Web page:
This isn’t the first time I’ve been unemployed. This isn’t the first time that my mortal soul has been beaten down by the pressure of feeling devalued and dehumanized. This isn’t the first time I’ve had to dig deep inside me to find the strength, optimism, and hope that seem to buoy me as I navigate the world of job apps, monster.com, rejections, waiting, and the never hearing back. Follow-up is an HR skill that I wish was better put to use in our world. Even if it’s just to say no, we’re not interested in your resume. I’d rather get the rejection than have to spend hours going from a hopeful sendoff of yet another application to the internal death-spiral of doubt and self-loathing that happens every single time.
Yesterday was no exception to a down day. It was one in a string of hopeful beginnings, anxious afternoons, and disaffected evenings. At one point, Caleb pulled me aside and told me to take a break. He insisted that I’d done enough head-bashing for one day, and that I needed to pull away. He was right, of course, but when I did break away from the eternal scrolling down of posts that I’m not qualified for, or are just not a good match to my skills, I went for a walk and had a good cry. Well, a muffled, wet-cheeked, don’t-look-at-me kind of cry, but it still felt like a little pressure release. I needed it.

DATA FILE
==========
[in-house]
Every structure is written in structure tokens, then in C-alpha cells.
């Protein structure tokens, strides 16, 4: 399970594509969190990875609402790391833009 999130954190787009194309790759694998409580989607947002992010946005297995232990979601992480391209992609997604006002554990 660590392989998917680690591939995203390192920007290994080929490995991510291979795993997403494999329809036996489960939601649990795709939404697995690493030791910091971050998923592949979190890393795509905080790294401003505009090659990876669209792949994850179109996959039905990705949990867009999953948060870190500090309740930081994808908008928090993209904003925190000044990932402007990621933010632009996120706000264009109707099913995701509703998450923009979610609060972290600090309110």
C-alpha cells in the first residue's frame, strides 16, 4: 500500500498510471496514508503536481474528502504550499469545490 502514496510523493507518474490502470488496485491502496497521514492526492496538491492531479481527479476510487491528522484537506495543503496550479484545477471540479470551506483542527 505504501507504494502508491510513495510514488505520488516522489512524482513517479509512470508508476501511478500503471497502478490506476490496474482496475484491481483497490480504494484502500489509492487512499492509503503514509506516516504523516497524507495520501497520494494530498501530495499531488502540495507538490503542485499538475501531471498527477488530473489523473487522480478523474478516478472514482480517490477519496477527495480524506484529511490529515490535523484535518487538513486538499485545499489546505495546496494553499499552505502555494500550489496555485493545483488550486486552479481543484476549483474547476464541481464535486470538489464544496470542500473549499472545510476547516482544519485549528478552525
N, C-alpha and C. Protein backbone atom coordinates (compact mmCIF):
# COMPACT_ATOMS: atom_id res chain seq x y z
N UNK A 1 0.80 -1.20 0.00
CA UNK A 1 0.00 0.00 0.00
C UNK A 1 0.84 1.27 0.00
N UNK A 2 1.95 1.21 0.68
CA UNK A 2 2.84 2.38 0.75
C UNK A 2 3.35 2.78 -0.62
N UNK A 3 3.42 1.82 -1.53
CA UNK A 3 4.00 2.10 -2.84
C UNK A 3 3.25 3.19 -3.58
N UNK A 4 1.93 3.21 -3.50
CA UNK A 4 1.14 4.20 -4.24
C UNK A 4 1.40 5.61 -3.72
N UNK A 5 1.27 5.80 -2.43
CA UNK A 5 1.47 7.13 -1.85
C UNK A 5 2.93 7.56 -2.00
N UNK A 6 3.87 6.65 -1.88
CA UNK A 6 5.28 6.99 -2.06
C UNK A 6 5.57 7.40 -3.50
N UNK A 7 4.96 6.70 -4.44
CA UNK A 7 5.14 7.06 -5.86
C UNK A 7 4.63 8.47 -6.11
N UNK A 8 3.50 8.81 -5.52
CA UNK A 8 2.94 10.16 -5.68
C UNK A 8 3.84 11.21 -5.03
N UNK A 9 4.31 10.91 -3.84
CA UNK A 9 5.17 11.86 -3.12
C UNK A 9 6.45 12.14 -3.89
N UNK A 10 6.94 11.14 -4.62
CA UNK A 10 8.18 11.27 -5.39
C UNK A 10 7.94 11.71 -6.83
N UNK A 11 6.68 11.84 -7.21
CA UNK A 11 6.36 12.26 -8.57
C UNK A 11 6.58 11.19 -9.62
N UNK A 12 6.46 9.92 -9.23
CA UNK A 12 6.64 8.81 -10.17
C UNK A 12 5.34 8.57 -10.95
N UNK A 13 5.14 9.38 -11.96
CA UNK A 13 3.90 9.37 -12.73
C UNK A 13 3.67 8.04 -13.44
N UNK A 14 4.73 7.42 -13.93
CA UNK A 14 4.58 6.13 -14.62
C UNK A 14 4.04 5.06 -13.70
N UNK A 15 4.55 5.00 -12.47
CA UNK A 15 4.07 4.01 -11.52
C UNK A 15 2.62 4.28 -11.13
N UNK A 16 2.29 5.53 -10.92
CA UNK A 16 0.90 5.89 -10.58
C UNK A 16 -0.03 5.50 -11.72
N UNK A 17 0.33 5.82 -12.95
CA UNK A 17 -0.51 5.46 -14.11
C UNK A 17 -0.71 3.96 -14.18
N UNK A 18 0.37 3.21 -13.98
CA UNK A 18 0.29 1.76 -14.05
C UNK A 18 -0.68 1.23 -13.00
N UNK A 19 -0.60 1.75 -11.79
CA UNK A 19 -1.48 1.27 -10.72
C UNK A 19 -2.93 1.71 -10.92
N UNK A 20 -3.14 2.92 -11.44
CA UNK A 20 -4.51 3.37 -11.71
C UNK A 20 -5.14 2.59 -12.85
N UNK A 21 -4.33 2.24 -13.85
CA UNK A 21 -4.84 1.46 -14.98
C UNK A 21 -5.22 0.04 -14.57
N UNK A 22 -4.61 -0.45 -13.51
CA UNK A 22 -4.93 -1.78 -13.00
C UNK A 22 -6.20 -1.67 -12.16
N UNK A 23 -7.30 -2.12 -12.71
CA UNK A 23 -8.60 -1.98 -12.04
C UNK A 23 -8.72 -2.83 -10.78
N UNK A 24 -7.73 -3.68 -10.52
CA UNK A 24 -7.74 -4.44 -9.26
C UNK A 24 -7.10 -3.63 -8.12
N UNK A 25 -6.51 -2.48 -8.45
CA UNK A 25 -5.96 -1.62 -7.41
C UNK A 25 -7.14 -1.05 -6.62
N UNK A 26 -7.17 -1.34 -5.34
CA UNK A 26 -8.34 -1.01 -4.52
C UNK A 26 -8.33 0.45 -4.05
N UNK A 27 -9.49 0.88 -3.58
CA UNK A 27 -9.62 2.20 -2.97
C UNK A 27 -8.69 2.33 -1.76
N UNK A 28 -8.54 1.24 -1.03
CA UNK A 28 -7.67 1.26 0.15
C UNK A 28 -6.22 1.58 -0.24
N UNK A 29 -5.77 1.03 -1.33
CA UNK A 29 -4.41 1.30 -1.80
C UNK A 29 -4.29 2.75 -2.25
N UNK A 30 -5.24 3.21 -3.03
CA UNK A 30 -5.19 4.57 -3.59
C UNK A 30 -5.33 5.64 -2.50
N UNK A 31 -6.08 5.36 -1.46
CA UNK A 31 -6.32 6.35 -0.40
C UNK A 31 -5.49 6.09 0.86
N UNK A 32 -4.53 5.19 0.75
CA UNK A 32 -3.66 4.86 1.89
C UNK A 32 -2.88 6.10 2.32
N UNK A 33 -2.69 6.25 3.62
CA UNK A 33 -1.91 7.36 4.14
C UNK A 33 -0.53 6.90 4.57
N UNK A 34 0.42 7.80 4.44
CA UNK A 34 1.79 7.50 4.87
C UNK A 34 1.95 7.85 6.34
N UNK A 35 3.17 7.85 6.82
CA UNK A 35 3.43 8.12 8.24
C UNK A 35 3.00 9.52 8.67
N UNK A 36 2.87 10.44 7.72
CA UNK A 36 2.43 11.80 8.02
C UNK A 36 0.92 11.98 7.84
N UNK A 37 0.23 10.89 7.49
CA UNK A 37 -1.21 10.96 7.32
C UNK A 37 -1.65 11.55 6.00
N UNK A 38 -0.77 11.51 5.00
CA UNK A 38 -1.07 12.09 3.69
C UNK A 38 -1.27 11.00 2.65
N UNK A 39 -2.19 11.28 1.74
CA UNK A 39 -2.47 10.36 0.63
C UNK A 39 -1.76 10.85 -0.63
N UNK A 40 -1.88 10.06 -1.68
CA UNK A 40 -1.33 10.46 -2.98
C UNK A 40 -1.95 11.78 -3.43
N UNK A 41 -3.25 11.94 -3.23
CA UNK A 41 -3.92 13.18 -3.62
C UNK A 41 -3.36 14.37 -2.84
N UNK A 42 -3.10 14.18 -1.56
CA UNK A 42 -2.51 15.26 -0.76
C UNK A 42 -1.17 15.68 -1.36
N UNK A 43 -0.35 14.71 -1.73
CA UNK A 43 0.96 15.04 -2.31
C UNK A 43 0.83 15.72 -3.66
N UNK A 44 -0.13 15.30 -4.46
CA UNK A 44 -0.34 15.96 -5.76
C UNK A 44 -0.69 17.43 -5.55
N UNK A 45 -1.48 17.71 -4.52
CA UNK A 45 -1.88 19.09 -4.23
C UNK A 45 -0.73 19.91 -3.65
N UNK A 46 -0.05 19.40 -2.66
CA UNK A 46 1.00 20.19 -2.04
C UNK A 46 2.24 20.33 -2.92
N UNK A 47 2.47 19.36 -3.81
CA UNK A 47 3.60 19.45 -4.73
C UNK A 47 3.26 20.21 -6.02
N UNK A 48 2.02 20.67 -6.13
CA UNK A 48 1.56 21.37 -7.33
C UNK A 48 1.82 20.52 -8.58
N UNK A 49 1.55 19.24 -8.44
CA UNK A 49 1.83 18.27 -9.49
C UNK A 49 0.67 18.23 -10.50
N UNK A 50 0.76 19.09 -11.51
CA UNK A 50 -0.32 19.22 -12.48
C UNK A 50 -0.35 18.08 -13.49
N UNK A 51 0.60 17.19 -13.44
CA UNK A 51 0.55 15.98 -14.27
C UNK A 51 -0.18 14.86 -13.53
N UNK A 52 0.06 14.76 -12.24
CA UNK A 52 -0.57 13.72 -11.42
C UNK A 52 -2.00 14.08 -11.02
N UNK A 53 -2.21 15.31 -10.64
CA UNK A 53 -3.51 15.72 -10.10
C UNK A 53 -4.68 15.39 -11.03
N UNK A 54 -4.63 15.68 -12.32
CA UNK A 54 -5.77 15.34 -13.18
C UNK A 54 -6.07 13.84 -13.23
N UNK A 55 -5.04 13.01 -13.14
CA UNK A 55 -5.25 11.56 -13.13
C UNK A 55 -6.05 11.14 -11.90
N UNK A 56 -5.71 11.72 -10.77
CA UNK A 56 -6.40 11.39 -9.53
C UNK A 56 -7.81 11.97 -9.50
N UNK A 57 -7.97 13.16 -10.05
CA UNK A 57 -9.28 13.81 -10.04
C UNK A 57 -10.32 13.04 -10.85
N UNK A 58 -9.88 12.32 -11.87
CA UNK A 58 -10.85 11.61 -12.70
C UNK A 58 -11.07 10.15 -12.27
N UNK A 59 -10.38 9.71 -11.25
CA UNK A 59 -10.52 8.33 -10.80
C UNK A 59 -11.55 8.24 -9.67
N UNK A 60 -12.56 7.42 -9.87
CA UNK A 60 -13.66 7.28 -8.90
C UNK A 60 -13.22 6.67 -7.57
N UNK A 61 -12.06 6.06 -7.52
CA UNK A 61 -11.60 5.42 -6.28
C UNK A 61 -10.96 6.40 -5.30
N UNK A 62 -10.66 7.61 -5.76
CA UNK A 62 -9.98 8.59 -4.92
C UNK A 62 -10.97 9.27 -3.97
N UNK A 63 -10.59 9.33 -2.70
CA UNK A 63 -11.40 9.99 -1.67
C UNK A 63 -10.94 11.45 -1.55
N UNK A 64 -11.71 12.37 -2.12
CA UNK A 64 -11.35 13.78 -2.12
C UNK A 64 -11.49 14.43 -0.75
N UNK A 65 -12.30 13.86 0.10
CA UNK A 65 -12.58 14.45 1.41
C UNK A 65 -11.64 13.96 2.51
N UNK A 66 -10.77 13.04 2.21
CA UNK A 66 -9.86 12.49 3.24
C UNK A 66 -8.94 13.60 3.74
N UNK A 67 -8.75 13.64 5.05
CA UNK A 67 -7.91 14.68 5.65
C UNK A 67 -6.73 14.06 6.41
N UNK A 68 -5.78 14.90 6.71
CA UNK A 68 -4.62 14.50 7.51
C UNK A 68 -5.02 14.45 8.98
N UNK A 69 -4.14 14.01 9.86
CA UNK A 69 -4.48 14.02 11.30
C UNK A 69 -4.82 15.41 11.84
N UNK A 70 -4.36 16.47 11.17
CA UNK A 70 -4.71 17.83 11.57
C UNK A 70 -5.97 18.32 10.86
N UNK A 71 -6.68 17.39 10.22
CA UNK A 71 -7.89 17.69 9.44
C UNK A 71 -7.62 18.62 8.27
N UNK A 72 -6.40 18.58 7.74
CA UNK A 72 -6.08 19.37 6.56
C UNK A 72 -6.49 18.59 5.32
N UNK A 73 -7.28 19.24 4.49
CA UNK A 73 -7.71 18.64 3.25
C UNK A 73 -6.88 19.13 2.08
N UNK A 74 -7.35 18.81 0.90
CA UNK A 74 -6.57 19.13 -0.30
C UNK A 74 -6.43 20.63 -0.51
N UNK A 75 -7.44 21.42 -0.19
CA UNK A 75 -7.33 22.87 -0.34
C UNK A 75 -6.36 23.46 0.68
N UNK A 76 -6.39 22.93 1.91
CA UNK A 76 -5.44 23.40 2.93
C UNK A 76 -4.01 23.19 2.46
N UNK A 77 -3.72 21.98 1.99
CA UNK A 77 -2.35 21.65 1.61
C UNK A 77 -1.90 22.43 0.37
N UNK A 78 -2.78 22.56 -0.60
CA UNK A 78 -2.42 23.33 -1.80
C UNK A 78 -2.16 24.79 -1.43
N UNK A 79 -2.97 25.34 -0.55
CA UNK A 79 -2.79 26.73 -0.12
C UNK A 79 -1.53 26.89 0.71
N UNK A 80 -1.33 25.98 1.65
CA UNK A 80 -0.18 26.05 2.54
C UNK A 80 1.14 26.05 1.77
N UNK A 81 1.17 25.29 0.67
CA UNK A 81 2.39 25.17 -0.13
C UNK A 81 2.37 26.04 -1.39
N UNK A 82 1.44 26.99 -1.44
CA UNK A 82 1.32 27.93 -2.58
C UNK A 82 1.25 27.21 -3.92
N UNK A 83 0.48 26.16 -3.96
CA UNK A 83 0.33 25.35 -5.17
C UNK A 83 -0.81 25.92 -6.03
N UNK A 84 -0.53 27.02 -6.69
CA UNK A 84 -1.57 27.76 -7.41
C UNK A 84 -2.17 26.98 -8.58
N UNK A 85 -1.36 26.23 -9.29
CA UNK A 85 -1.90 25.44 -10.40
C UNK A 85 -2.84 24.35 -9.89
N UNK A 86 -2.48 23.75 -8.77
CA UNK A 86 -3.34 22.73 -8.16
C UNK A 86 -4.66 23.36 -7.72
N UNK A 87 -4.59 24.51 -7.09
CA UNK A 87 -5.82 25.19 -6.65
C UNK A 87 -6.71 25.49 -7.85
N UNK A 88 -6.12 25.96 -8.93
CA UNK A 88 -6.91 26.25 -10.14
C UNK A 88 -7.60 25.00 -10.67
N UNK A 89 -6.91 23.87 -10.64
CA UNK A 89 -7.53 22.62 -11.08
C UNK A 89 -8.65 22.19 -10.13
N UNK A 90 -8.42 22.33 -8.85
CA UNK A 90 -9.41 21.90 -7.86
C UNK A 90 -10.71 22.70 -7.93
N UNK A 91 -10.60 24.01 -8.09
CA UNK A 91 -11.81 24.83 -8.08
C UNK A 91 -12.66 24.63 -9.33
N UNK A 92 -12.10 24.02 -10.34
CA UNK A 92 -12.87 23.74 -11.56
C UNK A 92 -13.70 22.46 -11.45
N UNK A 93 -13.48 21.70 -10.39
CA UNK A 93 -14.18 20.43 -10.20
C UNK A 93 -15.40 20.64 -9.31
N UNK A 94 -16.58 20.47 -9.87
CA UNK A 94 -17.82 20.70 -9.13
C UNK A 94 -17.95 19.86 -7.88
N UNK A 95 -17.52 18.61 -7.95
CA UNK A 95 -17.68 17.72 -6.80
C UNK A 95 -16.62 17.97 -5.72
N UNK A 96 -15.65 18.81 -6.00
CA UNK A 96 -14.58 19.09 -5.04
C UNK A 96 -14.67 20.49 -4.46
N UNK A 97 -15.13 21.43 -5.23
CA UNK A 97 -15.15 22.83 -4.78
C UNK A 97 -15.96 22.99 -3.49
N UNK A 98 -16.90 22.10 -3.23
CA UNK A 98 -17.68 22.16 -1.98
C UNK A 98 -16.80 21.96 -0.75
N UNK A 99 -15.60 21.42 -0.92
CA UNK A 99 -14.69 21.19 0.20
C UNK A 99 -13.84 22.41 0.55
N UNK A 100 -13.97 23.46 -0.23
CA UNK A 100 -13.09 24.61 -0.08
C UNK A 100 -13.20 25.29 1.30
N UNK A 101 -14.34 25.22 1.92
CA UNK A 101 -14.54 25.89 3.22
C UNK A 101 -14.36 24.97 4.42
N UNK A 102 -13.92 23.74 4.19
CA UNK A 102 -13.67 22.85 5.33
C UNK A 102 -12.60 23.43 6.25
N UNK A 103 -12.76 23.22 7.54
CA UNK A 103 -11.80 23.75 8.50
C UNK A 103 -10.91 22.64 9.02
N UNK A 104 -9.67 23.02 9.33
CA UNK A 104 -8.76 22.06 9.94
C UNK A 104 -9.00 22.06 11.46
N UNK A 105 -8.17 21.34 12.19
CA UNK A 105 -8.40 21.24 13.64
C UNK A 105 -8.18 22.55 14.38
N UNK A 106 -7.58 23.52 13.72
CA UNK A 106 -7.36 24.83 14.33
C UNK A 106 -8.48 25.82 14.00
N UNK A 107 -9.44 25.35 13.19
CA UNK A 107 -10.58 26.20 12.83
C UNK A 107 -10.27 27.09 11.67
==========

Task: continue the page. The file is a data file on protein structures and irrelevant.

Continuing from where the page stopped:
I also reached out to a friend who is in a similar situation. He insisted I tell him what was really on my mind, even though I am *loathe* to do that to someone I care about. Still, I did – I sent him a nice long e-mail detailing just where I’m at in my head, and he very kindly, very sweetly, wrote a reply that made me feel a bit better.
Just like a good friend will do.
This morning, I talked some more with Caleb about an email response I got from a job I had applied for (!!!) and what it might mean if I take the post. It would mean moving to a place I think I’d really, really like. It would be a terrible rate of pay, but given how simply I can live – no frills living is what I do best – I could make it work. Part-time with some perks that make it worth it, in a town near the sea. Time to write, a bike ride away from work, and the salty Pacific Northwest air. Access to planes, trains, and busses, and a vibrant college all within the city limits. It could be good for me. I could make it work.
It has given me a little spark of a better focus today.
This isn’t the first time I’ve had to claw back from nothing, from chaos, and try to eek my way forward. I will do this, and I will find my way, on my own. I know what I’m doing, really. I just need to trust in myself, find the patience and courage I need to get by for now, and not be so pig-headed when all I need to do is talk to someone.